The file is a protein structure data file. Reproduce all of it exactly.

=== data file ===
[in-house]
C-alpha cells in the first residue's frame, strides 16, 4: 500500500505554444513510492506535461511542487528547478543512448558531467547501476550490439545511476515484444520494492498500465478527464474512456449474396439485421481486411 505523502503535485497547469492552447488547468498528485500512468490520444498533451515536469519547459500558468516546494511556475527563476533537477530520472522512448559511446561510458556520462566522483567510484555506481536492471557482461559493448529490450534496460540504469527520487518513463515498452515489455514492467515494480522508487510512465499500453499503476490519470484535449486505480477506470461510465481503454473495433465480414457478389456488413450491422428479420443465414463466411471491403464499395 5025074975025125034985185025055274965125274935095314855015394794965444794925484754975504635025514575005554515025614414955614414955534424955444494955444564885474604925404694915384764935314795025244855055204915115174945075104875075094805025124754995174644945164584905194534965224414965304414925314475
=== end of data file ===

[in-house]
C-alpha cells in the first residue's frame, strides 16, 4: 500500500505554444513510492506535461511542487528547478543512448558531467547501476550490439545511476515484444520494492498500465478527464474512456449474396439485421481486411 505523502503535485497547469492552447488547468498528485500512468490520444498533451515536469519547459500558468516546494511556475527563476533537477530520472522512448559511446561510458556520462566522483567510484555506481536492471557482461559493448529490450534496460540504469527520487518513463515498452515489455514492467515494480522508487510512465499500453499503476490519470484535449486505480477506470461510465481503454473495433465480414457478389456488413450491422428479420443465414463466411471491403464499395 5025074975025125034985185025055274965125274935095314855015394794965444794925484754975504635025514575005554515025614414955614414955534424955444494955444564885474604925404694915384764935314795025244855055204915115174945075104875075094805025124754995174644945164584905194534965224414965304414925314475